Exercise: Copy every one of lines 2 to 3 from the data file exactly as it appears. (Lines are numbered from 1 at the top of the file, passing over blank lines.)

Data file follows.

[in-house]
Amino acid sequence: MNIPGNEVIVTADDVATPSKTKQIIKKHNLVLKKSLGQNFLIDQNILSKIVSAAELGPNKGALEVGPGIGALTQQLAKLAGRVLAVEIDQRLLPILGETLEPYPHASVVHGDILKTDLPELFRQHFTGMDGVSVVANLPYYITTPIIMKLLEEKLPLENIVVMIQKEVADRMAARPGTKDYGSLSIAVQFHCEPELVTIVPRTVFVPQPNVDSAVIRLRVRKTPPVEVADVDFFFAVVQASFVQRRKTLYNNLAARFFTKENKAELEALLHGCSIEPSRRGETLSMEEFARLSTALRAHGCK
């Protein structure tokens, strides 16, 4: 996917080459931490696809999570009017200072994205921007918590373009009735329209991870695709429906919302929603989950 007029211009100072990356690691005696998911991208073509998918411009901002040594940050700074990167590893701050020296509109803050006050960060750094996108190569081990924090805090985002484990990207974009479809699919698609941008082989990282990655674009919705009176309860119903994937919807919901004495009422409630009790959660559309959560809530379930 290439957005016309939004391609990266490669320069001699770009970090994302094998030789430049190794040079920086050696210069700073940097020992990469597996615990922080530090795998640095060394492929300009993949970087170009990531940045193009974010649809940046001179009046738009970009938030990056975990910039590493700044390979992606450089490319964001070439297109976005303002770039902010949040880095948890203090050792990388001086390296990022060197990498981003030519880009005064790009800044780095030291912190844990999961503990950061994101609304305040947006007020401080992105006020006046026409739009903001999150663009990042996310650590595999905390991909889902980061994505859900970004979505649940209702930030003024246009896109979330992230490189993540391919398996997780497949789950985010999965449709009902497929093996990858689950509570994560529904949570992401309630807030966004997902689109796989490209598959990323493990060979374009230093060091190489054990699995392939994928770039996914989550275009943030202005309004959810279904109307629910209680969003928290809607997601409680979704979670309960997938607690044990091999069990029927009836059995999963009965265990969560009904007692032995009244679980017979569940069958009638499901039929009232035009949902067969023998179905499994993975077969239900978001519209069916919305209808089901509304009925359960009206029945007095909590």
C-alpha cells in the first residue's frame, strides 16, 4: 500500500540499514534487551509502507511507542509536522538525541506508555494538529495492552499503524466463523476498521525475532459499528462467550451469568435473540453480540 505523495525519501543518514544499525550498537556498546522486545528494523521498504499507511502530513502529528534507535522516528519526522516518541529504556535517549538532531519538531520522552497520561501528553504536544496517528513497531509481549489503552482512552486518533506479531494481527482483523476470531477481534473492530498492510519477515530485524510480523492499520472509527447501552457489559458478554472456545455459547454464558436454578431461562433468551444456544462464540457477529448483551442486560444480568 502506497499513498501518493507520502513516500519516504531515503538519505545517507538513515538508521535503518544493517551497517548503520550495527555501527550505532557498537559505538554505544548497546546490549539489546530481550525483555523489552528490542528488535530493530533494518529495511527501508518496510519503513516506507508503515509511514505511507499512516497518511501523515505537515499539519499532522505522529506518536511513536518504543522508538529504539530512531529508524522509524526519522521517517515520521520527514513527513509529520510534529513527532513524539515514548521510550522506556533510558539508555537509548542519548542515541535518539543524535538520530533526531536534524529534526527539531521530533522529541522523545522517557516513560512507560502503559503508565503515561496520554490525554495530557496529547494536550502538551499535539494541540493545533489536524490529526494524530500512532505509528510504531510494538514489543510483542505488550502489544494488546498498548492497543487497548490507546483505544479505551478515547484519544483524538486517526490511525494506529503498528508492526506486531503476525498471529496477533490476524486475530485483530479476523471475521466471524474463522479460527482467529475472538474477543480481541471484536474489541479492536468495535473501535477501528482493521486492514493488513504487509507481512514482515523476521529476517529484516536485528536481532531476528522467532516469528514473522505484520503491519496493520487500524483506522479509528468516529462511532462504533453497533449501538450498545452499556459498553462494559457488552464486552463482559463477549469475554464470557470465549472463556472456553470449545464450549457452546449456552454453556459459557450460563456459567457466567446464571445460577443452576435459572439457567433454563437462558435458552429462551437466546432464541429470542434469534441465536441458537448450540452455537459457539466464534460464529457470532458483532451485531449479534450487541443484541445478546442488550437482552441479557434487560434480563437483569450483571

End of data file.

Amino acid sequence: MNIPGNEVIVTADDVATPSKTKQIIKKHNLVLKKSLGQNFLIDQNILSKIVSAAELGPNKGALEVGPGIGALTQQLAKLAGRVLAVEIDQRLLPILGETLEPYPHASVVHGDILKTDLPELFRQHFTGMDGVSVVANLPYYITTPIIMKLLEEKLPLENIVVMIQKEVADRMAARPGTKDYGSLSIAVQFHCEPELVTIVPRTVFVPQPNVDSAVIRLRVRKTPPVEVADVDFFFAVVQASFVQRRKTLYNNLAARFFTKENKAELEALLHGCSIEPSRRGETLSMEEFARLSTALRAHGCK
């Protein structure tokens, strides 16, 4: 996917080459931490696809999570009017200072994205921007918590373009009735329209991870695709429906919302929603989950 007029211009100072990356690691005696998911991208073509998918411009901002040594940050700074990167590893701050020296509109803050006050960060750094996108190569081990924090805090985002484990990207974009479809699919698609941008082989990282990655674009919705009176309860119903994937919807919901004495009422409630009790959660559309959560809530379930 290439957005016309939004391609990266490669320069001699770009970090994302094998030789430049190794040079920086050696210069700073940097020992990469597996615990922080530090795998640095060394492929300009993949970087170009990531940045193009974010649809940046001179009046738009970009938030990056975990910039590493700044390979992606450089490319964001070439297109976005303002770039902010949040880095948890203090050792990388001086390296990022060197990498981003030519880009005064790009800044780095030291912190844990999961503990950061994101609304305040947006007020401080992105006020006046026409739009903001999150663009990042996310650590595999905390991909889902980061994505859900970004979505649940209702930030003024246009896109979330992230490189993540391919398996997780497949789950985010999965449709009902497929093996990858689950509570994560529904949570992401309630807030966004997902689109796989490209598959990323493990060979374009230093060091190489054990699995392939994928770039996914989550275009943030202005309004959810279904109307629910209680969003928290809607997601409680979704979670309960997938607690044990091999069990029927009836059995999963009965265990969560009904007692032995009244679980017979569940069958009638499901039929009232035009949902067969023998179905499994993975077969239900978001519209069916919305209808089901509304009925359960009206029945007095909590």